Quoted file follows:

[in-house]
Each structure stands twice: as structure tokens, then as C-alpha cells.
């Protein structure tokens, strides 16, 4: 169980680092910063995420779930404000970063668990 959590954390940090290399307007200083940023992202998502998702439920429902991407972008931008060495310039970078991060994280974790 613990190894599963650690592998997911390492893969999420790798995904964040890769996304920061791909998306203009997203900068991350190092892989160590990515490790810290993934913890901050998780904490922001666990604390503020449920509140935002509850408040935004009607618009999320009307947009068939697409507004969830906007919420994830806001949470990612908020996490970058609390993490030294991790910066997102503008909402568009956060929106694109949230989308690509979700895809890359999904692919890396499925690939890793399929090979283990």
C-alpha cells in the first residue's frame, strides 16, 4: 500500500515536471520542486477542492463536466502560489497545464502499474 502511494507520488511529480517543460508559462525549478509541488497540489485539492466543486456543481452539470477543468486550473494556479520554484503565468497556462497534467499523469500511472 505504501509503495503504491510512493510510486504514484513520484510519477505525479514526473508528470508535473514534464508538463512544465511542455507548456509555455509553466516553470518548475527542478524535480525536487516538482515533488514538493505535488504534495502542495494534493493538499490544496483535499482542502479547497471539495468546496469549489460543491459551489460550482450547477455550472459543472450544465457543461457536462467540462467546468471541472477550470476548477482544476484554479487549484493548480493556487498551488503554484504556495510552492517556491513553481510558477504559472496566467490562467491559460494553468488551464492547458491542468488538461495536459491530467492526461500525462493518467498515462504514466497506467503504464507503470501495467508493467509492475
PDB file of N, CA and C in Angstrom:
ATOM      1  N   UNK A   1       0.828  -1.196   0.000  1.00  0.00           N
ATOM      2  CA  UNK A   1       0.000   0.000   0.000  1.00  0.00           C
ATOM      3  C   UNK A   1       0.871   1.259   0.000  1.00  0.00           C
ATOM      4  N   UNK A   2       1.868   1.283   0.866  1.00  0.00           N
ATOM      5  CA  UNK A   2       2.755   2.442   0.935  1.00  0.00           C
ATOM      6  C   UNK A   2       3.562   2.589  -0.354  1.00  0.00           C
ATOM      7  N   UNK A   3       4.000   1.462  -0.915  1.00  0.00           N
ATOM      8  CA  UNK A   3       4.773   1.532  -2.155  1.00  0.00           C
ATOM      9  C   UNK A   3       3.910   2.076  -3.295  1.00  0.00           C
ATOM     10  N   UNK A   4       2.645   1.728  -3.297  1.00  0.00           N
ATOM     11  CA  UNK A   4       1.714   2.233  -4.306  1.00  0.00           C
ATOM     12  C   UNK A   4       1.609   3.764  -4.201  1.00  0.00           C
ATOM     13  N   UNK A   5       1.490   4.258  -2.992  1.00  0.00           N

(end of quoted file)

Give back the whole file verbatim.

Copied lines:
[in-house]
Each structure stands twice: as structure tokens, then as C-alpha cells.
């Protein structure tokens, strides 16, 4: 169980680092910063995420779930404000970063668990 959590954390940090290399307007200083940023992202998502998702439920429902991407972008931008060495310039970078991060994280974790 613990190894599963650690592998997911390492893969999420790798995904964040890769996304920061791909998306203009997203900068991350190092892989160590990515490790810290993934913890901050998780904490922001666990604390503020449920509140935002509850408040935004009607618009999320009307947009068939697409507004969830906007919420994830806001949470990612908020996490970058609390993490030294991790910066997102503008909402568009956060929106694109949230989308690509979700895809890359999904692919890396499925690939890793399929090979283990």
C-alpha cells in the first residue's frame, strides 16, 4: 500500500515536471520542486477542492463536466502560489497545464502499474 502511494507520488511529480517543460508559462525549478509541488497540489485539492466543486456543481452539470477543468486550473494556479520554484503565468497556462497534467499523469500511472 505504501509503495503504491510512493510510486504514484513520484510519477505525479514526473508528470508535473514534464508538463512544465511542455507548456509555455509553466516553470518548475527542478524535480525536487516538482515533488514538493505535488504534495502542495494534493493538499490544496483535499482542502479547497471539495468546496469549489460543491459551489460550482450547477455550472459543472450544465457543461457536462467540462467546468471541472477550470476548477482544476484554479487549484493548480493556487498551488503554484504556495510552492517556491513553481510558477504559472496566467490562467491559460494553468488551464492547458491542468488538461495536459491530467492526461500525462493518467498515462504514466497506467503504464507503470501495467508493467509492475
PDB file of N, CA and C in Angstrom:
ATOM      1  N   UNK A   1       0.828  -1.196   0.000  1.00  0.00           N
ATOM      2  CA  UNK A   1       0.000   0.000   0.000  1.00  0.00           C
ATOM      3  C   UNK A   1       0.871   1.259   0.000  1.00  0.00           C
ATOM      4  N   UNK A   2       1.868   1.283   0.866  1.00  0.00           N
ATOM      5  CA  UNK A   2       2.755   2.442   0.935  1.00  0.00           C
ATOM      6  C   UNK A   2       3.562   2.589  -0.354  1.00  0.00           C
ATOM      7  N   UNK A   3       4.000   1.462  -0.915  1.00  0.00           N
ATOM      8  CA  UNK A   3       4.773   1.532  -2.155  1.00  0.00           C
ATOM      9  C   UNK A   3       3.910   2.076  -3.295  1.00  0.00           C
ATOM     10  N   UNK A   4       2.645   1.728  -3.297  1.00  0.00           N
ATOM     11  CA  UNK A   4       1.714   2.233  -4.306  1.00  0.00           C
ATOM     12  C   UNK A   4       1.609   3.764  -4.201  1.00  0.00           C
ATOM     13  N   UNK A   5       1.490   4.258  -2.992  1.00  0.00           N